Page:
Group B preview: Expecting the unexpected with no clear favorite
HRADEC KRALOVE (FIBA EuroBasket Women 2017) – When the action gets underway in Hradec Kralove, you can expect the unexpected when it comes to Group B of FIBA EuroBasket Women 2017.
There are two Olympic teams in the mix, in the shape of Belarus and Turkey – yet both are about to sail into unchartered waters and that makes their prospects less certain than they would normally be.
Turkey had been considered as group favorites, but some largely uninspiring preparation results have questioned their capacity to shine without the legendary and now retired Nevriye Yilmaz. They will look to their vastly experienced and popular backcourt combo of Isil Alben and Birsel Vardarli to carry the torch.
Without Lara Sanders in the paint either, head coach Ekrem Memnun has gone back to Quanitra Hollingsworth in the naturalized spot. While her game is arguably less diverse than that of her rival, she is physically very strong and is coming off the back of a tremendous season at Yakin Dogu Universitesi, where Bahar Caglar also re-injected major life into her career.
The pivotal question is whether younger players like Olcay Cakir, Ayse Cora and Tilbe Senyurek will step up and continue Turkey's rise to significance since 2011 when they made their first Final – ahead of two subsequent Olympic outings.
Belarus burst onto the scene and made their breakthrough exactly a decade ago, with a historic bronze medal. Since then, they've also had two Olympic campaigns, a pair of FIBA Women's World Championship appearances and made the Semi-Finals at FIBA EuroBasket Women 2015.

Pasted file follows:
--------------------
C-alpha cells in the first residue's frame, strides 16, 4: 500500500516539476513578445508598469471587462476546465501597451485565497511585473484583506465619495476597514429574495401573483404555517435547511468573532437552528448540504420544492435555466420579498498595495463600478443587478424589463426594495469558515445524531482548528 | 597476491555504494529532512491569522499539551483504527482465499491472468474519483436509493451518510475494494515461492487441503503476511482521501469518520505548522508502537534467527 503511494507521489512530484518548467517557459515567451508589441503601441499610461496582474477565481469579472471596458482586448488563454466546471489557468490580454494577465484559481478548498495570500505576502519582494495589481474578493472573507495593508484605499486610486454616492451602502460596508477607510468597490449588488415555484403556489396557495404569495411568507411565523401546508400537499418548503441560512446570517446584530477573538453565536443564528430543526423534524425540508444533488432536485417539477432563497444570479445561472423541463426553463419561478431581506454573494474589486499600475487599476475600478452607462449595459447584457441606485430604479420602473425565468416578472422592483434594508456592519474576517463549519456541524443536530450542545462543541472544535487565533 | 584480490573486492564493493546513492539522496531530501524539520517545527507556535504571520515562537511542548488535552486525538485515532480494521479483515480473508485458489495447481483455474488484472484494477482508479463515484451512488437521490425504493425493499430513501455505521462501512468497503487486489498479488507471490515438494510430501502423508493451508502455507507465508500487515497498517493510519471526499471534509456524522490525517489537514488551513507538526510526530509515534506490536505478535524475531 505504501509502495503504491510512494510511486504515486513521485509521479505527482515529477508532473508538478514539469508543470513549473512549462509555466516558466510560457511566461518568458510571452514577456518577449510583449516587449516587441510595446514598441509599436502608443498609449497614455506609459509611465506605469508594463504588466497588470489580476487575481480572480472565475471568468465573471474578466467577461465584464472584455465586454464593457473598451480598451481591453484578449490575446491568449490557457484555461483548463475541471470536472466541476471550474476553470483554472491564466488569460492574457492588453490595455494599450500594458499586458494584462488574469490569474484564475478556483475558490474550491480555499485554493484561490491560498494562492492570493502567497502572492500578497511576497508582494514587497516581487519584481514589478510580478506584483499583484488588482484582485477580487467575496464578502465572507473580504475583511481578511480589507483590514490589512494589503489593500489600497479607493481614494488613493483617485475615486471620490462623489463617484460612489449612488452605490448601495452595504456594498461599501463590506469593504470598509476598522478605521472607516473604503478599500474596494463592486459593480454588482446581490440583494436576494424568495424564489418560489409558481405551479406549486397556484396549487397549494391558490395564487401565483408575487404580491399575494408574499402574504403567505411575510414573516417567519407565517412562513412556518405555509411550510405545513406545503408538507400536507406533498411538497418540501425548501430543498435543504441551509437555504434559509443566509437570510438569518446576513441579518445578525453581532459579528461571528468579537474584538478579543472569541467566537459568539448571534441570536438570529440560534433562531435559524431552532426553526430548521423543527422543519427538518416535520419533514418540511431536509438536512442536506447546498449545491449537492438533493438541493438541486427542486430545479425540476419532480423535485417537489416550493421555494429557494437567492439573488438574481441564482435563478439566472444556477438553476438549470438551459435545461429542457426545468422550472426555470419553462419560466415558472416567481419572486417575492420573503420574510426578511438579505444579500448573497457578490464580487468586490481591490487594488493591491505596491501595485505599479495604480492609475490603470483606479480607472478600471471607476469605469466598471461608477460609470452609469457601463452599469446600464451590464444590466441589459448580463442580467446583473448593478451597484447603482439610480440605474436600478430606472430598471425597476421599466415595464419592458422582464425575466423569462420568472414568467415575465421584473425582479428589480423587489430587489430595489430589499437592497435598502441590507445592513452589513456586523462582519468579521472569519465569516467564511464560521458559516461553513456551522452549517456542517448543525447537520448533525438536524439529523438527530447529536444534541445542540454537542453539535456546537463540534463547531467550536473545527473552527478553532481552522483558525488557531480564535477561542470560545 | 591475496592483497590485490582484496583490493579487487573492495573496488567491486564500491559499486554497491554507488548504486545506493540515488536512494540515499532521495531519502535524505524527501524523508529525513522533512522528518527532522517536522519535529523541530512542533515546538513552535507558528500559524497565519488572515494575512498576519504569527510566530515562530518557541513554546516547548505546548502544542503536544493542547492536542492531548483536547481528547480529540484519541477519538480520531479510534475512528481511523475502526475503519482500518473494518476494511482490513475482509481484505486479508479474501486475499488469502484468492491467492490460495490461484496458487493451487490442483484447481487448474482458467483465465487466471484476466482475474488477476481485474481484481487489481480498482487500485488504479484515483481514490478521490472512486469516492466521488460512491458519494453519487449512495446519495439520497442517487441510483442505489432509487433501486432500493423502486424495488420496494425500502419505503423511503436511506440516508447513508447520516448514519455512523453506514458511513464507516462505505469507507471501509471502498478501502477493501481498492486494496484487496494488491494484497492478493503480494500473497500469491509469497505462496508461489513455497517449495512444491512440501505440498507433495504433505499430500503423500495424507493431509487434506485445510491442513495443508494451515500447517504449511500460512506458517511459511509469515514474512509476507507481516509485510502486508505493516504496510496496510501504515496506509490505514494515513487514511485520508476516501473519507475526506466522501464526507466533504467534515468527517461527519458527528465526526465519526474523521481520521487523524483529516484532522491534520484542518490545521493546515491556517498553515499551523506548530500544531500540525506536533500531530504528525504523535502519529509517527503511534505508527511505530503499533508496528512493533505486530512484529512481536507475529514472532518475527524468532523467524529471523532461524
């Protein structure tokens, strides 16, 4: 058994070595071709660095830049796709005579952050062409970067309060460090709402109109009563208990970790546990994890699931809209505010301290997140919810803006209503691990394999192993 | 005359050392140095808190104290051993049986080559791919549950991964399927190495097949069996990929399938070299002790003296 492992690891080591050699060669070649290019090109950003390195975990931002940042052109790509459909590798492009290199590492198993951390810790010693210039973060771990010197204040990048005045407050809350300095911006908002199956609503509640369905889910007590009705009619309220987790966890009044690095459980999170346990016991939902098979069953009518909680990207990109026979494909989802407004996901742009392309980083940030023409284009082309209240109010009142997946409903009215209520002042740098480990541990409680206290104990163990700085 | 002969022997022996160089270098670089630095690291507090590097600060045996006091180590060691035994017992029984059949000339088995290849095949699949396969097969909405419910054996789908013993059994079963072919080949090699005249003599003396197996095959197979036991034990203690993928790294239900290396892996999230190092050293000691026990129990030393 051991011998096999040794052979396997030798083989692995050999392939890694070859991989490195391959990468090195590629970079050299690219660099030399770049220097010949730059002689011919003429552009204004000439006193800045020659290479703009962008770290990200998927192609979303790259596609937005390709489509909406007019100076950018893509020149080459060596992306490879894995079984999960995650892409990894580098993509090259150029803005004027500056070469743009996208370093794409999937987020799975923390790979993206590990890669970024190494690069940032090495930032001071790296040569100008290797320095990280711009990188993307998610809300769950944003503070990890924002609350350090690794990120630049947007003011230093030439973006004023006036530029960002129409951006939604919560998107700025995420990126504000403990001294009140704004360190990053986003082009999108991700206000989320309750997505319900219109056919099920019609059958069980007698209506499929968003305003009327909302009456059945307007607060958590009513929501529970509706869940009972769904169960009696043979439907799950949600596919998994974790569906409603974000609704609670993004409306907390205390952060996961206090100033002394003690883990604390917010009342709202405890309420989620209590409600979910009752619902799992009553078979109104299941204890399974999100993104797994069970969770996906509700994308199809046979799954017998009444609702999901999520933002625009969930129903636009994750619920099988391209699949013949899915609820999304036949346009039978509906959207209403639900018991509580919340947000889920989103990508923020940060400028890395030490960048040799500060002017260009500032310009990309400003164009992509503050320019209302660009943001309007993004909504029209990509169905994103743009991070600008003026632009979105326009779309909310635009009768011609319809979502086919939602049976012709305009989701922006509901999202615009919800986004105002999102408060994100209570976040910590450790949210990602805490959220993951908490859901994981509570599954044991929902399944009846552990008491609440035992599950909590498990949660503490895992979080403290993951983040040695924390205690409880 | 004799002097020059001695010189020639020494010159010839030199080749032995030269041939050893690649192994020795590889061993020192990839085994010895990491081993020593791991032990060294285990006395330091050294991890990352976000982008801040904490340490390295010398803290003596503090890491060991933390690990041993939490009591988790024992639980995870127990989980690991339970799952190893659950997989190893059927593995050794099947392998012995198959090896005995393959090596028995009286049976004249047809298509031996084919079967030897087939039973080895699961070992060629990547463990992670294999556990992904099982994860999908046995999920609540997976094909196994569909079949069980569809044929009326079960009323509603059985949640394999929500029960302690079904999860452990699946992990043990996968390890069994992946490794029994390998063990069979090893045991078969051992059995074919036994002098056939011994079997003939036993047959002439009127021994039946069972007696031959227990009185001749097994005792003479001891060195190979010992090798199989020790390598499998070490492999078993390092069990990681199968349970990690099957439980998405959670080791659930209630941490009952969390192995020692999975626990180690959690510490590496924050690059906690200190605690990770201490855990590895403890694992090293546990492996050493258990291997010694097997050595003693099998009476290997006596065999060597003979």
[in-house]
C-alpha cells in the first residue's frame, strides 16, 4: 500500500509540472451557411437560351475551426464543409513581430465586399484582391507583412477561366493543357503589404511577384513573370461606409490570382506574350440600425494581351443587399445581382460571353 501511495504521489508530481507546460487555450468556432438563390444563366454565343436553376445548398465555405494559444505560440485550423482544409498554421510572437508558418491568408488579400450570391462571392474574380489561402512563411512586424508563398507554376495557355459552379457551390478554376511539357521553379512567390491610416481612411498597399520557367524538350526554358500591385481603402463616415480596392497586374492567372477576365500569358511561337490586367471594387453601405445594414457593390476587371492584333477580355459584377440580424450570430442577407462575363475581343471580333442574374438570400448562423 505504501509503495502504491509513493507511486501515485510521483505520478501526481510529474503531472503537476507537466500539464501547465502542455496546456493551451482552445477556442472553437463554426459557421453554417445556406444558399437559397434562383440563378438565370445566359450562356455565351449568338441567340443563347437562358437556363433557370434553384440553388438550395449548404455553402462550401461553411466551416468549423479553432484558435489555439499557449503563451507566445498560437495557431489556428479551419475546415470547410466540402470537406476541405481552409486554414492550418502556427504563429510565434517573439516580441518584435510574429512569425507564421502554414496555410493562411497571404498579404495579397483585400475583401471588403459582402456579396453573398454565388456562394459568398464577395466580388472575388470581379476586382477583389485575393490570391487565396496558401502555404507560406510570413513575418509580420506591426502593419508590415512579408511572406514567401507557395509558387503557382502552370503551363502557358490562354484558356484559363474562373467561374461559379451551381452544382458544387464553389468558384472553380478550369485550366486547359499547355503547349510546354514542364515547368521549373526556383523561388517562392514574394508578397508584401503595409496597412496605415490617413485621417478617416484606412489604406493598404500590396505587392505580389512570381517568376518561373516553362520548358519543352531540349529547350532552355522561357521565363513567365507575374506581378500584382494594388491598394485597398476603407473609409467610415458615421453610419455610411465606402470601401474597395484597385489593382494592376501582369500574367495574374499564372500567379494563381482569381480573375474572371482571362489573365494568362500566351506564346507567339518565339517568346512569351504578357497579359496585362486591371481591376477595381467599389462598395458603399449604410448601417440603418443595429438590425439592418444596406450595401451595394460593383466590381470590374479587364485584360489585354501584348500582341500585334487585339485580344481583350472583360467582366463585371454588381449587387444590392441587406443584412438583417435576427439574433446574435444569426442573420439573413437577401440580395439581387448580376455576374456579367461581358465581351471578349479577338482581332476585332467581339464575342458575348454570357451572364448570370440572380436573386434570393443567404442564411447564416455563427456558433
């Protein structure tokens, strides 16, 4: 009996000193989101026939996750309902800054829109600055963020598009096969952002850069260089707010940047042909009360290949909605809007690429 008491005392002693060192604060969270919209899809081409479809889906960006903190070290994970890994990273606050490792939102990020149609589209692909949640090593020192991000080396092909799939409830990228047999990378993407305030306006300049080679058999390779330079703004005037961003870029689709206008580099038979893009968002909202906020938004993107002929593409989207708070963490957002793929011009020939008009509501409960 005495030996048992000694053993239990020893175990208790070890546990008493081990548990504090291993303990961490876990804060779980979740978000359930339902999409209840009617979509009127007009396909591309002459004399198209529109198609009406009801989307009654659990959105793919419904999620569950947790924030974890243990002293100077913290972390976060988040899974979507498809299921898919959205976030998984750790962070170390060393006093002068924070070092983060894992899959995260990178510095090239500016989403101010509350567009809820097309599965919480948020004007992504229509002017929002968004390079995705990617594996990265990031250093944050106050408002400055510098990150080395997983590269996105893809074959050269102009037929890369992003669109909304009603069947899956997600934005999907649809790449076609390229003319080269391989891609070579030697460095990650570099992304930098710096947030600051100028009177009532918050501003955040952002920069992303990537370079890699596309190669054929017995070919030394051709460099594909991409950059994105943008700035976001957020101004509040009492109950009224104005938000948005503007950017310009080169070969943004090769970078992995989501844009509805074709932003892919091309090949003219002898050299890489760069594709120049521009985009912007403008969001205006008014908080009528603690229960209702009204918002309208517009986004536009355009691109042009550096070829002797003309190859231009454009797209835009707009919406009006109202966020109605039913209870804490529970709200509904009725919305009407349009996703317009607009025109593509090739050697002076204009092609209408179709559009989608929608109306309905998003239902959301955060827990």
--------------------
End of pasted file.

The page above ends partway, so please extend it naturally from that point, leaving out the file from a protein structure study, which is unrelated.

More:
But, they are without both of their famous 'twin towers' in the form of the legendary Yelena Leuchanka and highly effective Anastaisya Verameyenka. It could therefore be a baptism of fire for new head coach Nataliya Trafimava, although at least she has some prolific offense from the newly naturalized Alex Bentley in the backcourt.
Belarus also have a big threat on the wings from their irrepressible leader Katsiaryna Snytsina, while Tatsiana Likhtarovich was a revelation in Rio. The form of Galatasaray forward Maryia Papova is also reason for encouragement, but there is no denying their lack of a top-quality center.
Meanwhile Italy also have a lack of depth in the frontcourt, but with both Belarus and Turkey missing a cutting edge under the hoop, they will like their chances even more. They had a great run in the Qualifiers and Andrea Capobianco will look to push for a FIBA Women's Basketball World Cup 2018 berth.
They are led by the brilliant veteran duo of Laura Macchi and Raffaella Masciadri – the former having ended a lengthy six-year hiatus from national team duties to shine radiantly in the Qualifiers. At the other end of the spectrum, the versatile and exciting Cecilia Zandalasini will debut at the event and she is at the top of many watch-lists. She remains the future of Italian women's basketball.
Yet the strength of Italy is likely to be the extensive supporting cast, from Giorgia Sottana who can create or score in the guard spots, to Kathrin Ress at center, they have so much experience to call upon and will be rock solid.
As for Slovak Republic, they head into the tournament with their usual underdog label. Having seen Maros Kovacik replaced only a few weeks ago by Czech play-caller Marian Svoboda, they've posted wildly differing results during preparation. While missing Zsofia Hruscakova and Katerina Tetemondova, Coach Svoboda has persuaded the legendary Zuzana Zirkova to return – along with another vastly experienced center in Romana Vynuchalova.
With Reyer Venezia powerhouse Marie Ruzickova and the highly efficient Anna Jurcenkova to call upon, the irony is Slovak Republic possibly have the most extensive frontcourt rotation.
And, if Barbora Balintova can repeat her excellent showing from the guard spot two years ago, Slovak Republic could still be highly dangerous and shouldn't be discounted.